Gulf Correctional sees increase in contraband

Around Feb. 3, Gulf County Correctional Institution went into lockdown after larger than normal contraband drop was discovered – a cell phone, four lighters, four rolling papers, 172.2 grams of marijuana, 1,110 grams of tobacco and 32.5 grams of methamphetamines between the county’s two facilities.

It was Gulf Correctional’s second of three lockdowns over the past six or so weeks, according to Prison Warden Scott Payne, and the result of what he says is a troubling trend. He brought his concerns to the county commissioners.

“When we lockdown, that means no squads going out. There’s no movement whatsoever. That’s standard protocol pretty much statewide. That’s not my decision,” he said before the board at their Feb. 26 regular meeting. “We don’t like it. It’s a lot of stress on my staff. It’s a lot of stress on the inmates, but with the type of inmate population that we have, sometimes it requires that.”

The warden told commissioners that this recent influx in contraband is coming in through outside work crews, which are sent out to perform maintenance and other services around the community when the prison is not locked down.

Former inmates, he continued, are dropping contraband off at per-determined sites around the county where they know security is a little slimmer.

 “It’s these individuals, ex inmates, that are being released and … may live in Bay County. They may live in Gulf County, Calhoun County,” Payne said. “Contraband is so lucrative within a correctional facility. Like a pack of cigarettes, I think it costs six, seven bucks depending on what brand you smoke. In there, one cigarette can cost you ten bucks.”

“So, there’s so much money to be made if you can get a process in place if you’re an inmate. So, they get these ex-inmates, and they get paid anywhere from $300, $400 a drop because … if this (drop) were to hit our compound, you’re talking well in excess of $10,000.” 

Payne asked the commissioners to commit to increasing security and surveillance measures in areas of concern.

The warden said he had already had a conversation with Sheriff Mike Harrison and other local law enforcement, but controlling contraband drops through law enforcement efforts alone, he said, can often be difficult, since many of the items involved in these drops are completely legal outside of the prison.

Inmate crews play a vital role in the maintenance of county projects and property, according to the county’s Public Works Director Mark Cothran. They help with maintenance of county roadsides and facilities, which can sometimes become too much for the county’s public works department to handle on their own.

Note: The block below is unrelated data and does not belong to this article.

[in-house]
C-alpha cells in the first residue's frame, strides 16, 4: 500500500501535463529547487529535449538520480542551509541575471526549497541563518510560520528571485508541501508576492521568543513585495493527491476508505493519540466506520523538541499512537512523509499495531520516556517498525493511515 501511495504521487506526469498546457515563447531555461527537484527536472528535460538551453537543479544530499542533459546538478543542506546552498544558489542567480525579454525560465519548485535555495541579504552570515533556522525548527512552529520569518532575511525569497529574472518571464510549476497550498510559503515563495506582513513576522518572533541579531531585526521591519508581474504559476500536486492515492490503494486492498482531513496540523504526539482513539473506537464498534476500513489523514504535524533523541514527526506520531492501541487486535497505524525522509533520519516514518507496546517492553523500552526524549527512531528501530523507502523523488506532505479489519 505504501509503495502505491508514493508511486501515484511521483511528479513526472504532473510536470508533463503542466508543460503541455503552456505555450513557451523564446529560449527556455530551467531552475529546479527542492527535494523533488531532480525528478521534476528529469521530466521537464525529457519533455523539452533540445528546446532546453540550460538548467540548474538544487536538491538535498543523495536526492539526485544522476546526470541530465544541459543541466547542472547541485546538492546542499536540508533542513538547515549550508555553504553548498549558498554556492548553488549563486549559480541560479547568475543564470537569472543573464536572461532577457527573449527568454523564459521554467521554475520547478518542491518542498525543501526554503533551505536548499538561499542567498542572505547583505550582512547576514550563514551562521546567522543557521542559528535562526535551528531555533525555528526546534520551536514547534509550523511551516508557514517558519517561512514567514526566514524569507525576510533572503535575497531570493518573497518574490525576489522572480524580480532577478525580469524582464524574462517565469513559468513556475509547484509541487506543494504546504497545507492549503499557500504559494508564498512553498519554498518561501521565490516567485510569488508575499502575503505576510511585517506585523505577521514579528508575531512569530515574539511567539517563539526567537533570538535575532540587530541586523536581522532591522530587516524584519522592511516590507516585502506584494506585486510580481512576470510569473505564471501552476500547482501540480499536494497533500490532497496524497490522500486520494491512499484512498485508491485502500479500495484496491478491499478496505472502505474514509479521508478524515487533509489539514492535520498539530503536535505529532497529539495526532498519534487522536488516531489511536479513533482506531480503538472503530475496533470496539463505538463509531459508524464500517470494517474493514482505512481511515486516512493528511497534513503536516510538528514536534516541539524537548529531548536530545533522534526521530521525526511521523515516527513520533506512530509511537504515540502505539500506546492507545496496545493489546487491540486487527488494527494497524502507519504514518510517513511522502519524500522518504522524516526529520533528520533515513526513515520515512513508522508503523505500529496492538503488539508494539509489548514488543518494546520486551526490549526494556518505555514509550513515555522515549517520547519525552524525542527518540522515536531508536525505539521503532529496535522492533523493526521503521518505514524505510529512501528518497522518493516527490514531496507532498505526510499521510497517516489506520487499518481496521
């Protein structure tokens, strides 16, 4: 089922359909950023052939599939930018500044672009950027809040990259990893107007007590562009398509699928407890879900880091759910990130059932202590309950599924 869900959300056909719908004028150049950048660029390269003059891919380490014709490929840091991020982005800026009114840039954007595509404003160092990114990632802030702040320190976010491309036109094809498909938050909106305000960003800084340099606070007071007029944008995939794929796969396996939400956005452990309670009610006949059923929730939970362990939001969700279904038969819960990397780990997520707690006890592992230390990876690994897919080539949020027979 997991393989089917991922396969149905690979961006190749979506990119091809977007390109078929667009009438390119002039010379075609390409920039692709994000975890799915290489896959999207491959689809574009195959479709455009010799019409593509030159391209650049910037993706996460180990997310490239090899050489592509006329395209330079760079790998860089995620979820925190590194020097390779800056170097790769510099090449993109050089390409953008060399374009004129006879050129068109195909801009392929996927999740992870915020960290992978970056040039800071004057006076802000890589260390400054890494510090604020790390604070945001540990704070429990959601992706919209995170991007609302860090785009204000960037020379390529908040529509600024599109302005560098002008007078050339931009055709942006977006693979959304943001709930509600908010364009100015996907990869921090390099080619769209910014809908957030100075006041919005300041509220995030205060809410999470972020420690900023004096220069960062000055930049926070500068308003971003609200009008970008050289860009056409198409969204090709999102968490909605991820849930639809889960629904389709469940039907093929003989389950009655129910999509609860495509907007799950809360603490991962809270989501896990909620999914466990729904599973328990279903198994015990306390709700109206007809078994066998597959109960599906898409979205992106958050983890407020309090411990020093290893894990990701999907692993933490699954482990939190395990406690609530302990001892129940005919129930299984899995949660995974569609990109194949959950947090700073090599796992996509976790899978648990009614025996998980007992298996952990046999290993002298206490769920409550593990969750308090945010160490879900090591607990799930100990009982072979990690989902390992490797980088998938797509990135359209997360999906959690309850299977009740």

In October, Cothran told the Star that he had seen a decrease in the number of work crews being sent out over the past several years, the result of what he said was a myriad of causes – Covid-19, delayed judicial processes, understaffing.

Cothran also emphasized that increased surveillance measures would help inmate officers stay on top of these drops when it can otherwise be difficult, citing his department’s recent assistance with a Sheriff’s Office after one of the suspects behind the drops was caught on camera.

“They’re not smoking this stuff on the job. The inmake officers that I’m working with are not allowing this to be used at our facilities,” he said. “It’s not that our officers aren’t doing what they’re supposed to be doing. They’re bringing this stuff in on a Sunday at 11 o’clock at night… we need to catch them when they’re coming in to do this crap.”

The board did not vote on the matter, but they agreed to work to help the warden find solutions to the issue, inviting him to come back and discuss any developments as they arise.

Meet the Editor

Wendy Weitzel, The Star’s digital editor, joined the news outlet in August 2021, as a reporter covering primarily Gulf County.

Prior to then, she interned for Oklahoma-based news wire service Gaylord News and for Oklahoma City-based online newspaper during her four years at the University of Oklahoma, from which she graduated in May with degrees in online journalism and political science.

While at OU, Weitzel was selected as Carnegie-Knight News21 Investigative Fellow among 30 top journalism students from around the country. She also was senior editor managing a 12-person newsroom in coordination with Oklahoma Watch, a non-profit news organization in eastern Oklahoma.

Wendy Weitzel The Star Digital Editor

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